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Be Wary of Greenwashing

Those of us who are diligently trying to make lifestyle and consumer choices that have a more positive impact on the environment and its inhabitants are, of course, always on the lookout for products that help us accomplish this goal.  But advertising is advertising, and the ad agencies that design campaigns to convince us that Gatorade goes along with a healthy lifestyle and BP is all about sunflowers, are the same agencies that design campaigns to convince us that various products and companies are “green.”

Mother Nature Network just published a report about how Fiji Water is threatening to leave Fiji.  The Fijian government wants to raise the taxes they charge Fiji Water to extract this pristine natural resource from their country and ship it all over the world, and Fiji Water doesn’t want to pay.  This is interesting, and fairly unremarkable, but what I found in the article that was remarkable, was the extent to which Fiji has greenwashed consumers, even to the point of being invited into a place like the Ecco Ultra Lounge, an eco-conscious nightclub in LA which will offers complimentary valet parking to Priuses.

The MNN piece quotes a Mother Jones cover story dedicated to Fiji Waters’ greenwashing campaign –

Nowhere in Fiji Water’s glossy marketing materials will you find reference to the typhoid outbreaks that plague Fijians because of the island’s faulty water supplies; the corporate entities that Fiji Water has — despite the owners’ talk of financial transparency — set up in tax havens like the Cayman Islands and Luxembourg; or the fact that its signature bottle is made from Chinese plastic in a diesel-fueled plant and hauled thousands of miles to its eco-conscious consumers. And, of course, you won’t find mention of the military junta for which Fiji Water is a major source of global recognition and legitimacy.

– a well as some of a 2007 article in Fast Company:

The label on a bottle of Fiji Water says “from the islands of Fiji.” Journey to the source of that water, and you realize just how extraordinary that promise is. From New York, for instance, it is an 18-hour plane ride west and south (via Los Angeles) almost to Australia, and then a four-hour drive along Fiji’s two-lane King’s Highway.

Every bottle of Fiji Water goes on its own version of this trip, in reverse, although by truck and ship. In fact, since the plastic for the bottles is shipped to Fiji first, the bottles’ journey is even longer. Half the wholesale cost of Fiji Water is transportation — which is to say, it costs as much to ship Fiji Water across the oceans and truck it to warehouses in the United States than it does to extract the water and bottle it.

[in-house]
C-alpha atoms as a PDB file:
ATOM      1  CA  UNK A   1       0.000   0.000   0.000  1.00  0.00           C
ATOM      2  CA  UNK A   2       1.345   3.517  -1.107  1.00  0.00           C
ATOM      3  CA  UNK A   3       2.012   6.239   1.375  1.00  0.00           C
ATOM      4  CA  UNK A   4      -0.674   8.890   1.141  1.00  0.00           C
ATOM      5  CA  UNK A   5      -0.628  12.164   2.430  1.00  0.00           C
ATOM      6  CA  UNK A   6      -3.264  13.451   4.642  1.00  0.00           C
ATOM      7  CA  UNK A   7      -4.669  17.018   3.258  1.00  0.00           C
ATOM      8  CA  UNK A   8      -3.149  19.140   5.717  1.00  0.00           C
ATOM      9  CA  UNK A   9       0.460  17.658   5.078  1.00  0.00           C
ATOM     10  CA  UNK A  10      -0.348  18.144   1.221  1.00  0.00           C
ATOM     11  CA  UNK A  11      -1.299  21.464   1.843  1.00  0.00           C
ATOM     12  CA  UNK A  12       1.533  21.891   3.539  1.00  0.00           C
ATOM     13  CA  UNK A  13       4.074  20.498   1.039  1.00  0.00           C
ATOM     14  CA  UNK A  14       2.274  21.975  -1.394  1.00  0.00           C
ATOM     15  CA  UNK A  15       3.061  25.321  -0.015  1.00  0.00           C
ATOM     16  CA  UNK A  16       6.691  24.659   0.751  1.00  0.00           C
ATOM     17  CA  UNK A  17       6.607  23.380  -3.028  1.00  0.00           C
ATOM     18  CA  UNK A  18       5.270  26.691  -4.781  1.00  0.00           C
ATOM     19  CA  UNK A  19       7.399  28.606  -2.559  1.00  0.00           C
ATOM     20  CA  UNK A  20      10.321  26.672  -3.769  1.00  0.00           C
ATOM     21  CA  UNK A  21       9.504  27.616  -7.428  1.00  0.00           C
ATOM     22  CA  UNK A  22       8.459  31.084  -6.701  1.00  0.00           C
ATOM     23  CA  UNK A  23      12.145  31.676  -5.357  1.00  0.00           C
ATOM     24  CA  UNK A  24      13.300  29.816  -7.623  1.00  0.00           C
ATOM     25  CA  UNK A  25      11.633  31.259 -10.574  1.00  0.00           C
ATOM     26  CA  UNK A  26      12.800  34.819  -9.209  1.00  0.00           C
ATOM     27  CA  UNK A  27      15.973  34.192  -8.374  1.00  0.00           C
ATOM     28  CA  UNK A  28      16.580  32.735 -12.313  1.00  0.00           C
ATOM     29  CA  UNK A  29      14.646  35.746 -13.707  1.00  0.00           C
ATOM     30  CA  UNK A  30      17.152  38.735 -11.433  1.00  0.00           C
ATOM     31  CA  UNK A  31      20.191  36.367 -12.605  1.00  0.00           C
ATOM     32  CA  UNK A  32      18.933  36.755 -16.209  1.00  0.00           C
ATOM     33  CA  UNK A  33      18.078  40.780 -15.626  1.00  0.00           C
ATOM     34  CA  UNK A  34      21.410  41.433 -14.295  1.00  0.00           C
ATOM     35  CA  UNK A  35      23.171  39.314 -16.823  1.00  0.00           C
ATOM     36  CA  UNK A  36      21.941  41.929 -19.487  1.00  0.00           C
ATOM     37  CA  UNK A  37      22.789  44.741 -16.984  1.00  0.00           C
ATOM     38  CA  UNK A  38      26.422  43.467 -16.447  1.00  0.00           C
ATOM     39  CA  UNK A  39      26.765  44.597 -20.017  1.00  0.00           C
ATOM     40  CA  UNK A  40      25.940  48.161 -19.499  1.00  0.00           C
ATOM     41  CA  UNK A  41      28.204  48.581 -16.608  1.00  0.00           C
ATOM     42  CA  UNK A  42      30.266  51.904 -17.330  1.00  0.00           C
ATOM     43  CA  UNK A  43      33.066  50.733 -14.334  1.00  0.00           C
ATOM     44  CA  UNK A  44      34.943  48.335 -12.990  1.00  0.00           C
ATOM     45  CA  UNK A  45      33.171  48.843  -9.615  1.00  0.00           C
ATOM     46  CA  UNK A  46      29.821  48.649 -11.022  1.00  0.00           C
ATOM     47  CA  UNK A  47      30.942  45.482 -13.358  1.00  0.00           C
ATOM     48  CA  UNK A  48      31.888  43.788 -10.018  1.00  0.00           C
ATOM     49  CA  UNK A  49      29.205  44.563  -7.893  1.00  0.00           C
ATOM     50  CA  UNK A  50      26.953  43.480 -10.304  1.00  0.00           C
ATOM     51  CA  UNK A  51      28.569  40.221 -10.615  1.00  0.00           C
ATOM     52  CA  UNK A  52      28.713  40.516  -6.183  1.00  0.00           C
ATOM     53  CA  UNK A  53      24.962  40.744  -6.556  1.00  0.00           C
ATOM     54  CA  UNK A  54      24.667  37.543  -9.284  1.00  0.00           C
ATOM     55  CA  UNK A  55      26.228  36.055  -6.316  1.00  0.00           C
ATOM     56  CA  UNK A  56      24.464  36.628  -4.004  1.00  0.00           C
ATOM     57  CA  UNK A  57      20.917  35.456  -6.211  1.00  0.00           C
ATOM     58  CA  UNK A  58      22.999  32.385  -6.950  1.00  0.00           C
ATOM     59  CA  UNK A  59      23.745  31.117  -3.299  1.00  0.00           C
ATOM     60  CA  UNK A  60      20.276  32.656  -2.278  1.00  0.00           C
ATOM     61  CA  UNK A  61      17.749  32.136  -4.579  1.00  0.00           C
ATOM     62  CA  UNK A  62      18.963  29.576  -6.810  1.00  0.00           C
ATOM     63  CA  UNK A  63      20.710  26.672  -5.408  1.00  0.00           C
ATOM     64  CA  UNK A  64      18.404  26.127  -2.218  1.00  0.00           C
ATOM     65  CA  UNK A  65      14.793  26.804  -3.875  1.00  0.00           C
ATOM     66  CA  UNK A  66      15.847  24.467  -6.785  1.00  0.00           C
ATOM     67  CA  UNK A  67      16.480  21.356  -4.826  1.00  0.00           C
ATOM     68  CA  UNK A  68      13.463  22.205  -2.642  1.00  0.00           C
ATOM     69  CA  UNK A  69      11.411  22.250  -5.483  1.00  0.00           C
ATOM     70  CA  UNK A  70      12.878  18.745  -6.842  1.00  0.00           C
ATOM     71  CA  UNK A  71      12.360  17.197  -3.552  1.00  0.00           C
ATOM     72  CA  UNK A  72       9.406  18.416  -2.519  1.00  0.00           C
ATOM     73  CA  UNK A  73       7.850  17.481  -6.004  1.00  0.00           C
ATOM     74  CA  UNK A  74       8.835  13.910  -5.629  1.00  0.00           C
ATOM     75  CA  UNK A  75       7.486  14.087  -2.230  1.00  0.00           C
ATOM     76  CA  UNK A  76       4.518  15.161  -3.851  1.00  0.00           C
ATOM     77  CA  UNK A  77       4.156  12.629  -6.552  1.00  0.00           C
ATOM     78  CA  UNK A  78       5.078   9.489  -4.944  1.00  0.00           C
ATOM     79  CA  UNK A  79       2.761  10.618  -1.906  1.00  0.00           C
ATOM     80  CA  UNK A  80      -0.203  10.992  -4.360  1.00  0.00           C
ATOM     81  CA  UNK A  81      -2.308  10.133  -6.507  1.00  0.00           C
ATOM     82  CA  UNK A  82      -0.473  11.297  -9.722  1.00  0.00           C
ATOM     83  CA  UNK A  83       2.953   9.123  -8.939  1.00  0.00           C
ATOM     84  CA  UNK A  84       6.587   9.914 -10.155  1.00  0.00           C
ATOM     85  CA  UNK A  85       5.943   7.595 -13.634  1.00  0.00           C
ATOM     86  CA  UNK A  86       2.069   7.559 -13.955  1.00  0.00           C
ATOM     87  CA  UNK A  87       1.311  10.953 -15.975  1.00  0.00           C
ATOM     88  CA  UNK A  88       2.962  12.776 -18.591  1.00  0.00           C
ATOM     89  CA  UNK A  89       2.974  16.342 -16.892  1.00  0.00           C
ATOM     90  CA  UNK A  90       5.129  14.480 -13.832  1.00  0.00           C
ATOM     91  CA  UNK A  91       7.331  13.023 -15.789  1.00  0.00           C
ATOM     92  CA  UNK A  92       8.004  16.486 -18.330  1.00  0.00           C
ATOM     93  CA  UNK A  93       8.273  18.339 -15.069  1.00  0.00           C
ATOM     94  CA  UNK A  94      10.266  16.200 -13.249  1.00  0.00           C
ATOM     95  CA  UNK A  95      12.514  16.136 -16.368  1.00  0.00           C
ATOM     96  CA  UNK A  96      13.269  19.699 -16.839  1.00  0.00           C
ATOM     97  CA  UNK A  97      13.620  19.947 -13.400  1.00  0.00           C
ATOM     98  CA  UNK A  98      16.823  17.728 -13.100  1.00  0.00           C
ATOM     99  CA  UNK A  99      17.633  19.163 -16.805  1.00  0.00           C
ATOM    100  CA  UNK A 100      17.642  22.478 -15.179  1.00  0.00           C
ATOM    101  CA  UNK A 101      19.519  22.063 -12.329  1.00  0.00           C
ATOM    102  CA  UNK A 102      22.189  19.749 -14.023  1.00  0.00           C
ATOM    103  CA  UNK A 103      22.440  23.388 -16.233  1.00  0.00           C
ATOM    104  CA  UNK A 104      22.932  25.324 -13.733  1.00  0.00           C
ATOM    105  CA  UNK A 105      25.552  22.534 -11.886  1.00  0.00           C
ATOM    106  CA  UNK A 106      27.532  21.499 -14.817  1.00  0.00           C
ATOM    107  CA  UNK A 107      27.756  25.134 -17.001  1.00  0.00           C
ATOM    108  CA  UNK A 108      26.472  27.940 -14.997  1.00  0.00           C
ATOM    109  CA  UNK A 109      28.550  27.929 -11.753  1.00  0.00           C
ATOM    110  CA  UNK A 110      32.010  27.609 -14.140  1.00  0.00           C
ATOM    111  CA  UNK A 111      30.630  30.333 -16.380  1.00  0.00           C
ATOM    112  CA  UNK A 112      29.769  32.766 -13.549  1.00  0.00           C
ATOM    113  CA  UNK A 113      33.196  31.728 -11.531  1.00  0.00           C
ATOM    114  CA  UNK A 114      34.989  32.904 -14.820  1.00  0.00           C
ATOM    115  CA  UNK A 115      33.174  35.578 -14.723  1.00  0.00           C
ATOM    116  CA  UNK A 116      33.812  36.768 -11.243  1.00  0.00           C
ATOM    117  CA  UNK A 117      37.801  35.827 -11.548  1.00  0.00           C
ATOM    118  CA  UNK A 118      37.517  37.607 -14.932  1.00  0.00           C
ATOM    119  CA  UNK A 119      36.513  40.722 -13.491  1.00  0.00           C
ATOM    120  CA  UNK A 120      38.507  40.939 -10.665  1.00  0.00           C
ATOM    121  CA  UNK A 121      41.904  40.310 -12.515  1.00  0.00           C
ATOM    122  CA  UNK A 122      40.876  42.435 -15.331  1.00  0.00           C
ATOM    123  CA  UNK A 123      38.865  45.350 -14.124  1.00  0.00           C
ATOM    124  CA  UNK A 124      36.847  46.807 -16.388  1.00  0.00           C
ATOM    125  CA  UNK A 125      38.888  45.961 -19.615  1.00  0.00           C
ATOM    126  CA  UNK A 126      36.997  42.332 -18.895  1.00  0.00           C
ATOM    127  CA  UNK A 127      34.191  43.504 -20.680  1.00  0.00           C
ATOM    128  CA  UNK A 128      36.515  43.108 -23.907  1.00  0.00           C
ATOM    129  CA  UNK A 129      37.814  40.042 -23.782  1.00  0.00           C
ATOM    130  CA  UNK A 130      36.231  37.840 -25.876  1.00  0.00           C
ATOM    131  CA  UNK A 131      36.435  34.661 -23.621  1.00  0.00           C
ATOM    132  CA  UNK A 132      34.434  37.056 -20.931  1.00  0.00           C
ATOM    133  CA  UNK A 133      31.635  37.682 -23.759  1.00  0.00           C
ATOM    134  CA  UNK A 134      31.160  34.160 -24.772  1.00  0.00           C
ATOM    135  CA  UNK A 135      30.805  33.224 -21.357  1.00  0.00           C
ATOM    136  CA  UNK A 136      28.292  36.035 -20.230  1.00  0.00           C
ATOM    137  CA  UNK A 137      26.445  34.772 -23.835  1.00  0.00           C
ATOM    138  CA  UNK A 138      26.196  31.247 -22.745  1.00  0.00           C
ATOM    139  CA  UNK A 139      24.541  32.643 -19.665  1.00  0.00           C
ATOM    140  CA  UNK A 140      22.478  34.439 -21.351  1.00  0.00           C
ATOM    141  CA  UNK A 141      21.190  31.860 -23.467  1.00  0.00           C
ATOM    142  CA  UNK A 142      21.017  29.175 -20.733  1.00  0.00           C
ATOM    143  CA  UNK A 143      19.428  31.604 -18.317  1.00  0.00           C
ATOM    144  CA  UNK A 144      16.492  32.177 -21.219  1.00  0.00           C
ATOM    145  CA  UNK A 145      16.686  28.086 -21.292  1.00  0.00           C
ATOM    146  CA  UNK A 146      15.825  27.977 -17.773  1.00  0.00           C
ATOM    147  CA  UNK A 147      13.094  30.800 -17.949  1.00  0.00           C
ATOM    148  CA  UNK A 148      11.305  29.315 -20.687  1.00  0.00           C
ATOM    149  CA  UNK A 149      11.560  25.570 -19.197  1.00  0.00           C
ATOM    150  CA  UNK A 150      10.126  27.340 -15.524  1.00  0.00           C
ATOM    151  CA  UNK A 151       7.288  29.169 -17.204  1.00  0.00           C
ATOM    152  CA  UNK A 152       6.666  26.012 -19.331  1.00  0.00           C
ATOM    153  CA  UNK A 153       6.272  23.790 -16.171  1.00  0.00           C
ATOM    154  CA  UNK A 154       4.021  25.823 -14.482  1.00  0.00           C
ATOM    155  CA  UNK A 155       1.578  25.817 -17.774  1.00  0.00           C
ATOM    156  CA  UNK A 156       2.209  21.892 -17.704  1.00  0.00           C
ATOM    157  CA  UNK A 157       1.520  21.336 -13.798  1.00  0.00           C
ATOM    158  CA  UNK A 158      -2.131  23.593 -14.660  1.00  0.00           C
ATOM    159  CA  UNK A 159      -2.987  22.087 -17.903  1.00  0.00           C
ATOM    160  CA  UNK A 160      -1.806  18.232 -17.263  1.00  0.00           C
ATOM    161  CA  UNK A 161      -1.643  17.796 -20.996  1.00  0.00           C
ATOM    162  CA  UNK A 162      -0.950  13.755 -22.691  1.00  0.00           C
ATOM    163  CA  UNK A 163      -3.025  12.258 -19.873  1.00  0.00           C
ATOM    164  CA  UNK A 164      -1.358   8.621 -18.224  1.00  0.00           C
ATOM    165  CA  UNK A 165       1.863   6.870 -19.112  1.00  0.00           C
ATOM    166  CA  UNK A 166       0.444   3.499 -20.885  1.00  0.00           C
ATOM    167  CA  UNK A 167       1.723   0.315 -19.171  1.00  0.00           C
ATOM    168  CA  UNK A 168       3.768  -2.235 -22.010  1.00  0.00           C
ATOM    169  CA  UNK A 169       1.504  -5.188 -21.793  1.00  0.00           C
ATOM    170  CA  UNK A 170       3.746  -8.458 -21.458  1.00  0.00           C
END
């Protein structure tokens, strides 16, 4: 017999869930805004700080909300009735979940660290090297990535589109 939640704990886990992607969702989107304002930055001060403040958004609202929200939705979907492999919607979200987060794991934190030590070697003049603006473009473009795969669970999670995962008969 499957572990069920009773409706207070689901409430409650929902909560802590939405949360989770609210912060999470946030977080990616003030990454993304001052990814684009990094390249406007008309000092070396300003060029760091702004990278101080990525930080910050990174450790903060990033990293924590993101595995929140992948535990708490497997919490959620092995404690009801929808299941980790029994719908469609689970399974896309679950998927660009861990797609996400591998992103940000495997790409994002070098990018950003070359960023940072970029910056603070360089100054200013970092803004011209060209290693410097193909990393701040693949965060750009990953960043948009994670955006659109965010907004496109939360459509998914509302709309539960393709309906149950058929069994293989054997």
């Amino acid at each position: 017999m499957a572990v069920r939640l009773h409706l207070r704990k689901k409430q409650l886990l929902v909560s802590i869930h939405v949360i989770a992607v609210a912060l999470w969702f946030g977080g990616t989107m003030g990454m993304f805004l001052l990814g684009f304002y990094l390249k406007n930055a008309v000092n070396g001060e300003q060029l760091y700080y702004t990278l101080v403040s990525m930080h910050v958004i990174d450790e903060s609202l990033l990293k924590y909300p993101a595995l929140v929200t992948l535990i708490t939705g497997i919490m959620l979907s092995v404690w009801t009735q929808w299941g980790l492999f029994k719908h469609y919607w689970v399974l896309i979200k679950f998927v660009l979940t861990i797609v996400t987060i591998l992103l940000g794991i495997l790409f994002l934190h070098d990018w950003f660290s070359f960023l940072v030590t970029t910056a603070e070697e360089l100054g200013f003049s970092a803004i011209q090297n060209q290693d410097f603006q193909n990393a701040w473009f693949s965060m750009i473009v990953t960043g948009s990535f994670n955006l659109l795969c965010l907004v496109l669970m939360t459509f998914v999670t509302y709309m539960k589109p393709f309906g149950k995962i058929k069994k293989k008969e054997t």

That is not the only environmental cost embedded in each bottle of Fiji Water. The Fiji Water plant is a state-of-the-art facility that runs 24 hours a day. That means it requires an uninterrupted supply of electricity — something the local utility structure cannot support. So the factory supplies its own electricity, with three big generators running on diesel fuel. The water may come from “one of the last pristine ecosystems on earth,” as some of the labels say, but out back of the bottling plant is a less pristine ecosystem veiled with a diesel haze.

So the point of all this?  Of course, I hope you’ve ditched the bottled water habit.  Need more reasons?  Read our Bottled Water and the Damage Done article.

But most of all: be wary of greenwashing.  Happy sunflower logos, the word “green,” the use of “eco-” and other such intended tree-hugger triggers are, in many cases, just like “a good source of calcium” written on a box of Chocolate Frosted Sugar Bombs: smoke and mirrors, designed to entice you to fork over your cash to feed their bottom line.  Read the labels, read the fine print, read the blogs, read the news and whatever else you can get your hands on that will tell you the truth.  Then vote with your wallet and shellack them into corporate oblivion.

Power to the tree-huggers,

Red Pill Mama

{ 3 comments… read them below or add one }

Anastasia December 6, 2010 at 11:19 pm

This is such a great blog! I don’t comment often because I rarely have time to get into discussions on the internet, but I also don’t have too much to say–because these last two posts specifically are right on target to what I have been thinking/researching about. They are extremely relevant to me, and I am grateful that there is someone out there who counts as important the same issues I do!

Anastasia December 6, 2010 at 11:20 pm

Oh, and BTW… I am happy to say that we are now tap water drinkers. :)

Red Pill Mama December 9, 2010 at 10:58 am

Oh, Anastasia: where can I find 99,999 more of you? :-)

Yay on the tap water!

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